Tuesday, January 21, 2014

Treignac, Collonges-la-Rouge, and Sarlat


After leaving the horror of Oradour behind, we continued southeast, skirting the city of Limoges, and stopping for the night in the Village of Treignac. Treignac has been honored with the designation "Les Plus Beaux Villages de France", one of the Most Beautiful Villages In France, and one of 157 villages to be so honored.  Laurent is very familiar with Treignac, having once owned and operated a tavern in the village.

The tavern, as well as the entire village has fallen on hard times. Unfortunately, this is happening to many of the "Most Beautiful Villages" as many of the younger generation desert the largely rural and pastoral surroundings for the cities as soon as they are able, leaving behind a shrinking population of elders incapable of sustaining the fragile economies.  A pity because these villages are truly gems.  Treignac is situated on the banks of the river la Vezere and boasts a chapel with a unique "corkscrew" steeple.

Our accommodations for the night of Friday June 21 in Treignac were at the ivy-covered Hotel La Brasserie.

Being the summer solstice, there was, of course, a solstice party happening in the hotel restaurant.  Solstice parties occur in every city, town, and village across France on this night each year.  This is an ancient tradition we would do well to imitate.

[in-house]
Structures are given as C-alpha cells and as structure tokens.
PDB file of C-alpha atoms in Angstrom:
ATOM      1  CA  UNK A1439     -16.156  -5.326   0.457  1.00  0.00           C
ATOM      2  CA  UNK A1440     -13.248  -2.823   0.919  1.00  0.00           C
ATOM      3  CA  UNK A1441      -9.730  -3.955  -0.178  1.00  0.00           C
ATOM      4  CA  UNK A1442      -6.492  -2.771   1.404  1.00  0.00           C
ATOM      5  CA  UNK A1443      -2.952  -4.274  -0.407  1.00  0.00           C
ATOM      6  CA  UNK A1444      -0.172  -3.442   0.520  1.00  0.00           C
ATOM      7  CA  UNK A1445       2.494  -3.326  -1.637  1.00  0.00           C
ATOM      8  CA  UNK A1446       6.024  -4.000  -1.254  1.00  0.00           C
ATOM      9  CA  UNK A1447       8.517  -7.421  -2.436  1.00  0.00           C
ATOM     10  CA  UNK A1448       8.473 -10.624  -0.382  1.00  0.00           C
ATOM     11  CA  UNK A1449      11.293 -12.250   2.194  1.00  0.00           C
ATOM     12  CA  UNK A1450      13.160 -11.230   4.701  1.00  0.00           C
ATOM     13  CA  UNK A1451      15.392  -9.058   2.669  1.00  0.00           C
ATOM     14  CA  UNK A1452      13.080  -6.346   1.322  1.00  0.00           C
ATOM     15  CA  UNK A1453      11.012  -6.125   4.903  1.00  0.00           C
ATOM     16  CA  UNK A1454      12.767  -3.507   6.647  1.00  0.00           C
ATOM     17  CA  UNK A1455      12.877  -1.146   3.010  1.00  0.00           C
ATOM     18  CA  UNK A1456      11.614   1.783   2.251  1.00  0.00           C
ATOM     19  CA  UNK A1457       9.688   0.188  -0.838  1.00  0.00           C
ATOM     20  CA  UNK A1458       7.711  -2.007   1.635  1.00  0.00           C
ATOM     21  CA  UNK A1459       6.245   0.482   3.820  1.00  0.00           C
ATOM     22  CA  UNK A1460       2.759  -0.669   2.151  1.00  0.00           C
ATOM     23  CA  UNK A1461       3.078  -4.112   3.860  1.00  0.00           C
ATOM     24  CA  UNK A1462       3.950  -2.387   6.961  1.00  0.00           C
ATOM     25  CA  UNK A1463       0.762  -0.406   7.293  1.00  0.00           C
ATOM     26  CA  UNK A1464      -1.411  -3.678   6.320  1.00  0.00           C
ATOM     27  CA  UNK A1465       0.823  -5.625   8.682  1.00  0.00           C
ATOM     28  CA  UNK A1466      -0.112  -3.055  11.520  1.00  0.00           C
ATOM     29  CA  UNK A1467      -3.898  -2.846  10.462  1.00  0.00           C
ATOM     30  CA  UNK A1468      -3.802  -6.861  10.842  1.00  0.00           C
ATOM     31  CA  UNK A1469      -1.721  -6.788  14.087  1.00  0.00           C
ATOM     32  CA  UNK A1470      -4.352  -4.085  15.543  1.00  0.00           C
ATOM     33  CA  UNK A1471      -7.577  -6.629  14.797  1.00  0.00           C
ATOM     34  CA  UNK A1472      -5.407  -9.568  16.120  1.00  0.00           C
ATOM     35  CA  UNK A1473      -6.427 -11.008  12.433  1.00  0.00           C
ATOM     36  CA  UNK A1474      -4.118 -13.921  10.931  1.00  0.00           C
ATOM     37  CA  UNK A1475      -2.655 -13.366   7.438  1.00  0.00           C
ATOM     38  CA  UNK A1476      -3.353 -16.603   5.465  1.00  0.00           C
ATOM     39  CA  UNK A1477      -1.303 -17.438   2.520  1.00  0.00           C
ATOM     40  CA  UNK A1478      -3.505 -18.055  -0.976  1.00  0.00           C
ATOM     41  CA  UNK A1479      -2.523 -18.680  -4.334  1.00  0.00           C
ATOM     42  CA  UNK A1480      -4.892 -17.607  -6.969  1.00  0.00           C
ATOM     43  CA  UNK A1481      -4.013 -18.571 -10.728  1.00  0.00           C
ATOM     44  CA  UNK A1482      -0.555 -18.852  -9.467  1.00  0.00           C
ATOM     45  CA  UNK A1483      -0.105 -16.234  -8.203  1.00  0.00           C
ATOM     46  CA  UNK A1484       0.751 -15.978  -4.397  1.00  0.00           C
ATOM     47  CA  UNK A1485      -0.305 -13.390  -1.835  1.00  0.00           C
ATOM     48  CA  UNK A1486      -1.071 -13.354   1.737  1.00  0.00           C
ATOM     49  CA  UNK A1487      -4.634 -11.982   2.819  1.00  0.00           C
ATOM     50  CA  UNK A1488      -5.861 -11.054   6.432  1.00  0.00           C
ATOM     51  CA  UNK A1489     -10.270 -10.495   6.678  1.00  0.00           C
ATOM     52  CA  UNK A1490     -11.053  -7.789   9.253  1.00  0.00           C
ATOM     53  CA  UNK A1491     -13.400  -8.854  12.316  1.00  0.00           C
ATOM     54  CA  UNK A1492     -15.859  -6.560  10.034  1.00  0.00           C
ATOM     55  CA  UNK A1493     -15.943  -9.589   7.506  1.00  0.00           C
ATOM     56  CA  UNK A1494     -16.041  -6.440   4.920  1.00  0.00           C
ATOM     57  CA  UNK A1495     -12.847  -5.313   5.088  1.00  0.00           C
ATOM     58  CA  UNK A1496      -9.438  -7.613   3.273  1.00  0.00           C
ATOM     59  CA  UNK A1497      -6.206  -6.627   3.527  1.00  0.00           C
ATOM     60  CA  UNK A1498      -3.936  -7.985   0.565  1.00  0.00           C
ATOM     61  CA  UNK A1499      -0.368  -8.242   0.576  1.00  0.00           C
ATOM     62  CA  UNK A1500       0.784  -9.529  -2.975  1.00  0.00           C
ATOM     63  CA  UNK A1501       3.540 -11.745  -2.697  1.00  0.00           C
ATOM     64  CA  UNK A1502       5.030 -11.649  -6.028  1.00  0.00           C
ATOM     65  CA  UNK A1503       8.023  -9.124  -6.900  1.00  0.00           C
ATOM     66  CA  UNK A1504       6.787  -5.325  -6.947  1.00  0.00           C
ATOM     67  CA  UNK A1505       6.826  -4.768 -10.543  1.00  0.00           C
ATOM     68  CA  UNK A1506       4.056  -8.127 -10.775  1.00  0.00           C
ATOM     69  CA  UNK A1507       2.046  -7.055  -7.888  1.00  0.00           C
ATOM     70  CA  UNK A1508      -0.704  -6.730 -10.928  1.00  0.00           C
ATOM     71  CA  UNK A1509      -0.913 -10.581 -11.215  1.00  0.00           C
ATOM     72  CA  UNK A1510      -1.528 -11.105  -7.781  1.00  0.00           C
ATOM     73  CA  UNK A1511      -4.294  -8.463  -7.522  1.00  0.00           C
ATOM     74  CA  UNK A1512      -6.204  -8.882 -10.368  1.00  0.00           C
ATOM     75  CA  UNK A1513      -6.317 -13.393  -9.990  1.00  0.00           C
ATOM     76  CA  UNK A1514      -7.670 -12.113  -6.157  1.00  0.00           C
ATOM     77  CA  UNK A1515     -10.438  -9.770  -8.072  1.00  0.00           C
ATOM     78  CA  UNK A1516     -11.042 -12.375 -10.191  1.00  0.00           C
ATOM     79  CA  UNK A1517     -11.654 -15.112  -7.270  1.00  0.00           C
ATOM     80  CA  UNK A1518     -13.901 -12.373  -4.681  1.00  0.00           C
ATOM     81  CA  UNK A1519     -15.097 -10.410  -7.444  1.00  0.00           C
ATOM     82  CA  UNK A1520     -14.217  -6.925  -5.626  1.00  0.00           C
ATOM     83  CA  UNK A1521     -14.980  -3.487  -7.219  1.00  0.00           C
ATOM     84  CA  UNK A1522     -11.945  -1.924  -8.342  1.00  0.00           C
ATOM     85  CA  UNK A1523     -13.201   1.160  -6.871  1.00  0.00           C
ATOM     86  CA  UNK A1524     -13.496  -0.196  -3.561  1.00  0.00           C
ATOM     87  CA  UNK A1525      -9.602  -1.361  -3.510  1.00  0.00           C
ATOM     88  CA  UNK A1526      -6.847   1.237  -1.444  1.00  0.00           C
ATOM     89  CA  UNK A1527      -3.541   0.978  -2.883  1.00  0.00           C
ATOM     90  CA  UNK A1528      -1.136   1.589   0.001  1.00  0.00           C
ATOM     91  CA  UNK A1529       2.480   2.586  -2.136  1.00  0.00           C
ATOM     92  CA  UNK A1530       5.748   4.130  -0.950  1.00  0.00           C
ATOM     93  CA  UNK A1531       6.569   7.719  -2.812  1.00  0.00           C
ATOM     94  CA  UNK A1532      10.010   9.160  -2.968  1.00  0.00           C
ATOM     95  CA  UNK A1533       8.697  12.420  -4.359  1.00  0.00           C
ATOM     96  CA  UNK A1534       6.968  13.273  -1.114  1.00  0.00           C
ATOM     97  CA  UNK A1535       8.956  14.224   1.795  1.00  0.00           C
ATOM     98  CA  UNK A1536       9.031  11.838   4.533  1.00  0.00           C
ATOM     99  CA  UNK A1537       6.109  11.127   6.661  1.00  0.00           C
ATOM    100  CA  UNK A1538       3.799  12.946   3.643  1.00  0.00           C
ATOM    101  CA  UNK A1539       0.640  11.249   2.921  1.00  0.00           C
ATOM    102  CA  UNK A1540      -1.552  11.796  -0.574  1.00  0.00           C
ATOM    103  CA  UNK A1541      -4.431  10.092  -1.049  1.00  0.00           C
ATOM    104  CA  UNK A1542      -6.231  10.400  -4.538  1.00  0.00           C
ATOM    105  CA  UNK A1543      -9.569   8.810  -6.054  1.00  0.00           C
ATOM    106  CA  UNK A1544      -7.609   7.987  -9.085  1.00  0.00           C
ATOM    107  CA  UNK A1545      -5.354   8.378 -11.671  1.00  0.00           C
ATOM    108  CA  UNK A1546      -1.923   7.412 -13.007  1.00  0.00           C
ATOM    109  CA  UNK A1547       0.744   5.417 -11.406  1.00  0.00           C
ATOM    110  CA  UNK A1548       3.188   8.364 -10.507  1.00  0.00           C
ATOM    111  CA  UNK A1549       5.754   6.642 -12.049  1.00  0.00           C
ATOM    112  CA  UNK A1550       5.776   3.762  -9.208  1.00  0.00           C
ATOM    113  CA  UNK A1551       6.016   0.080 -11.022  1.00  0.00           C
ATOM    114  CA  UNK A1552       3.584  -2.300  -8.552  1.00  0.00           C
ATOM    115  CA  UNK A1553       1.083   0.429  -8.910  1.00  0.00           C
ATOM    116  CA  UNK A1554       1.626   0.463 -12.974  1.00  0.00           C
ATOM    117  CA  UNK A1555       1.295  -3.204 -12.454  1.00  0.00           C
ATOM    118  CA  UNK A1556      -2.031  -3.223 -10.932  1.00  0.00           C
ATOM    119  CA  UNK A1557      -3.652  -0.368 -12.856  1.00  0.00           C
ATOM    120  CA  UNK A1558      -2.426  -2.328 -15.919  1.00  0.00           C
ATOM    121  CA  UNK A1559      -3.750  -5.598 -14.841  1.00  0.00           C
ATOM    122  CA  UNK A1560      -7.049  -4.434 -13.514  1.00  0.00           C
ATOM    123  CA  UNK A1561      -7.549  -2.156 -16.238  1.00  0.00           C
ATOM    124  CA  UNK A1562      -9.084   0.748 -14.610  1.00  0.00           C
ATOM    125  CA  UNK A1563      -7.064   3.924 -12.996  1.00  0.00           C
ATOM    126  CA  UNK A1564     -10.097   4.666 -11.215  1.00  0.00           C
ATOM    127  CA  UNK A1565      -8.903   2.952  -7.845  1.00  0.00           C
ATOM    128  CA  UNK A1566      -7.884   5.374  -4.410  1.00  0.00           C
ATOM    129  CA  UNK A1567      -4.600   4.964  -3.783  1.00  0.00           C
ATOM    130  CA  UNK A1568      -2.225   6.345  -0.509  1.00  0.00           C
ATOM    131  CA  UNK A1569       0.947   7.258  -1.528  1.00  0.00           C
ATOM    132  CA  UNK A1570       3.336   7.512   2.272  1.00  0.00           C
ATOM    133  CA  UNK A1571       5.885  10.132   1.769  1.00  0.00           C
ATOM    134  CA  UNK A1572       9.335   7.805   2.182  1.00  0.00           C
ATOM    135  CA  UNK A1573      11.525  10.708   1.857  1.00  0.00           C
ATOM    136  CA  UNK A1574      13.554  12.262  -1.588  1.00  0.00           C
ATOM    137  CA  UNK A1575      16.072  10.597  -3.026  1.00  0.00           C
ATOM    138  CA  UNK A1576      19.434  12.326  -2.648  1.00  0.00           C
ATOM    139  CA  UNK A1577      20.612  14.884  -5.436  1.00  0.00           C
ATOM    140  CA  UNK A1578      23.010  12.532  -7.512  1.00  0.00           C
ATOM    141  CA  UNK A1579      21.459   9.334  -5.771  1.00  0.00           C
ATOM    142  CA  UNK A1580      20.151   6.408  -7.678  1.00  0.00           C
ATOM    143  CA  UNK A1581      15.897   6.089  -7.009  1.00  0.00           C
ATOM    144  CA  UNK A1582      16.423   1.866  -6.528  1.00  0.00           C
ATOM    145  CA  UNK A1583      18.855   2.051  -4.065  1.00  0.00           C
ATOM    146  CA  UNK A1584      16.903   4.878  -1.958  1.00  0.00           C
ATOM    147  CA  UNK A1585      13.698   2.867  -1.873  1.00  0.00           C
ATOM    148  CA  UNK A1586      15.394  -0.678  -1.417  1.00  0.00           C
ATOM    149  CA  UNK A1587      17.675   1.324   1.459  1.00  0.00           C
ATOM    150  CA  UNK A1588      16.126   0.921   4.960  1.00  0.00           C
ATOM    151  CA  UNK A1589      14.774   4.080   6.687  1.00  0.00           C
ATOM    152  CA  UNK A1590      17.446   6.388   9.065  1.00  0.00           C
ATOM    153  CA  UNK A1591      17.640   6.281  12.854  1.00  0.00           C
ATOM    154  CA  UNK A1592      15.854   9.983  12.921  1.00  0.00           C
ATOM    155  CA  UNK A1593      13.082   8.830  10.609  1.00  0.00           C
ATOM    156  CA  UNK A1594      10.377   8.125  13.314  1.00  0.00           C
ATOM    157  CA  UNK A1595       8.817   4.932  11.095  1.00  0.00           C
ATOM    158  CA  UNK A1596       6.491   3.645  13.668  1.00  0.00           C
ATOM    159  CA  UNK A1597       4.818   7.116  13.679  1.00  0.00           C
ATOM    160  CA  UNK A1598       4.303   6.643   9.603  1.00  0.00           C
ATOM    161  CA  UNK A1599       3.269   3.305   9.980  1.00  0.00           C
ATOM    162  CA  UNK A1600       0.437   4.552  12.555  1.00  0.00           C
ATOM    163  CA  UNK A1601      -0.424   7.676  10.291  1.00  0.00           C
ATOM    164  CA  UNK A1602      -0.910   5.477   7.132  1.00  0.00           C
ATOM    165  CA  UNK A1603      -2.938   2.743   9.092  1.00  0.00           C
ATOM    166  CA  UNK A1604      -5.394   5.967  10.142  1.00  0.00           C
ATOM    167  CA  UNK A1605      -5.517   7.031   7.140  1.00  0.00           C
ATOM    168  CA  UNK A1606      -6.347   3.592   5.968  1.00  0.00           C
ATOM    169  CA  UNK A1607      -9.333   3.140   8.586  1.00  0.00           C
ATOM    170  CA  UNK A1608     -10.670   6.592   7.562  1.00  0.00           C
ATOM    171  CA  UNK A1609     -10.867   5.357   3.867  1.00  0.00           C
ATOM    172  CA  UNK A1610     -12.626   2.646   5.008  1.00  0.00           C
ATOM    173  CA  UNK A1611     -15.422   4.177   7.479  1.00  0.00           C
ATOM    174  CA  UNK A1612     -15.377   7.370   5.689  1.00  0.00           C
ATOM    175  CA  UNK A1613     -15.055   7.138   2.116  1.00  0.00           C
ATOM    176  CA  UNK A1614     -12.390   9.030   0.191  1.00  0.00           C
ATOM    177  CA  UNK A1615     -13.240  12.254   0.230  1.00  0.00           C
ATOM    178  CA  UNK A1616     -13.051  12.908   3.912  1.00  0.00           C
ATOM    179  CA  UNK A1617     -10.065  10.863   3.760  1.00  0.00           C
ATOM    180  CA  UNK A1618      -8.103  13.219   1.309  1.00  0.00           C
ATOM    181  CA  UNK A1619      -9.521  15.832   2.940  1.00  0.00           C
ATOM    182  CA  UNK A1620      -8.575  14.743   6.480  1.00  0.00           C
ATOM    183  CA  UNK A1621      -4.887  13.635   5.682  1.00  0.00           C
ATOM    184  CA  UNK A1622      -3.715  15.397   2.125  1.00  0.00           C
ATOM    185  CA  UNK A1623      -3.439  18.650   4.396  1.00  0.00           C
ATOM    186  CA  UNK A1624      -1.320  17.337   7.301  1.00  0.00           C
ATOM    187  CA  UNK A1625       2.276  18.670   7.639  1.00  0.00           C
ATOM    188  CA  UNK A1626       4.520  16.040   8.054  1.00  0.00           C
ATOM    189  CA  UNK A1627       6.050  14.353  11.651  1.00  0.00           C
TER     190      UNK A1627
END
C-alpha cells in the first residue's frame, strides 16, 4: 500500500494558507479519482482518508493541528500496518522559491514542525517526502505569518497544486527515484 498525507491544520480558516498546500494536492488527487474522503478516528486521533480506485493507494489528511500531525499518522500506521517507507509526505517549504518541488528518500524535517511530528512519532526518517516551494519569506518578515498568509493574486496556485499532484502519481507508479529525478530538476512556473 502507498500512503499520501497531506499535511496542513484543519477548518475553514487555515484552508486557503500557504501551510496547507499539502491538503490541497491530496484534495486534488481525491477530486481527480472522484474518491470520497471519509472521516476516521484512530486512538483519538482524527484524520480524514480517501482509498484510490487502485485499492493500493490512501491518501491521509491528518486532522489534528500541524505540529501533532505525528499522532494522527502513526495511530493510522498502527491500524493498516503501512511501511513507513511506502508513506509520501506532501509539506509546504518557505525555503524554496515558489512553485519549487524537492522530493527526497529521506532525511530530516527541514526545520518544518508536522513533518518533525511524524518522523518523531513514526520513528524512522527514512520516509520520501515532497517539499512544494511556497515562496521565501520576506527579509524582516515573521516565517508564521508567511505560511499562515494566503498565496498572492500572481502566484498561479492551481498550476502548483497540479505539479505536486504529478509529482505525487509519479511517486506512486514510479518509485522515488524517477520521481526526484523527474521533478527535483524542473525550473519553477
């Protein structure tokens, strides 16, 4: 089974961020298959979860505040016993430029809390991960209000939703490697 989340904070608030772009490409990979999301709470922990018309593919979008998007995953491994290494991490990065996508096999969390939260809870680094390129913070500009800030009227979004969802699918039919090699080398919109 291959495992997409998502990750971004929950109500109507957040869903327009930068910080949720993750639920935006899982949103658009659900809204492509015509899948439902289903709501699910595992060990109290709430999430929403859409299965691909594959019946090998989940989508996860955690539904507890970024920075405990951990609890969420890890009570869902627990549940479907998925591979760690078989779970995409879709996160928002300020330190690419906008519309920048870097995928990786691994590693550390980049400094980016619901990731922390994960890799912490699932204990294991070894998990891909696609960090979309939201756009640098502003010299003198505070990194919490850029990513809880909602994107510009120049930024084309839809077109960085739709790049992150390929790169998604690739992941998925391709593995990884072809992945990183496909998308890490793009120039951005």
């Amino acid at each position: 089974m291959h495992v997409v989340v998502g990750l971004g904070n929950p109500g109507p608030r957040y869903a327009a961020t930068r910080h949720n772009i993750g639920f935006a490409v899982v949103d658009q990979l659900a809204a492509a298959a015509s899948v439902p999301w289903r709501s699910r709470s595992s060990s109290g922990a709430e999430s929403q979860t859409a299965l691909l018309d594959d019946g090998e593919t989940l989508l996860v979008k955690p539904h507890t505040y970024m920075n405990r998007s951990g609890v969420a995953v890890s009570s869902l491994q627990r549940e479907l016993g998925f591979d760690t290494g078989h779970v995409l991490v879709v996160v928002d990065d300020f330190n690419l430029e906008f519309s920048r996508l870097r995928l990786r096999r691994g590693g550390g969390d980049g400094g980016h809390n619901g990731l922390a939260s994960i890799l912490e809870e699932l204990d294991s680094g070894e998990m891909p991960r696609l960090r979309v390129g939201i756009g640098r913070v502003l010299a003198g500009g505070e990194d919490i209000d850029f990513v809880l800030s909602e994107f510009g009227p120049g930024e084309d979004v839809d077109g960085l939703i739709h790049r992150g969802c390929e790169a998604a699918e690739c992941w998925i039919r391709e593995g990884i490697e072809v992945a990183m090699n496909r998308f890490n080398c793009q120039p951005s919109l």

As my friend Jimmy likes to say, "you must be drunk, your face is getting blurry."


On our way to Sarlat, where we would spend both Saturday and Sunday nights, we stopped by the innaugural and prototypical Les Plus Beaux Village de France, Collonges-la-Rouge, whose buildings, many dating to the 16th century, are constructed almost entirely of the local red sandstone.


We arrived in Sarlat Saturday evening, June 22 and spent the next day sightseeing in the city and the surrounding area.  There is a lot to see and do in and around Sarlat, including several medieval villages on the River La Dordogne south of town...villages such as Beynac and Domme. Sarlat, itself, is well-known for its gastronomy, especially all things goose and duck, e.g. foie gras and confit.

In Beynac, we followed in the footsteps of Richard The Lionheart.

In Domme, we followed in the footsteps of the Templars who were imprisoned there in 1307.

By peering through the only opening in the dungeon wall, you can still see graffiti left by Templars during their captivity.

Back in Sarlat, we enjoyed a couple of memorable dinners and a spectacular light show on Sunday evening. Early Monday morning, June 24, we said goodbye to Sarlat and headed further south and east to our next evenings destination, Millau, home to a true engineering marvel, the tallest highway bridge in the world.

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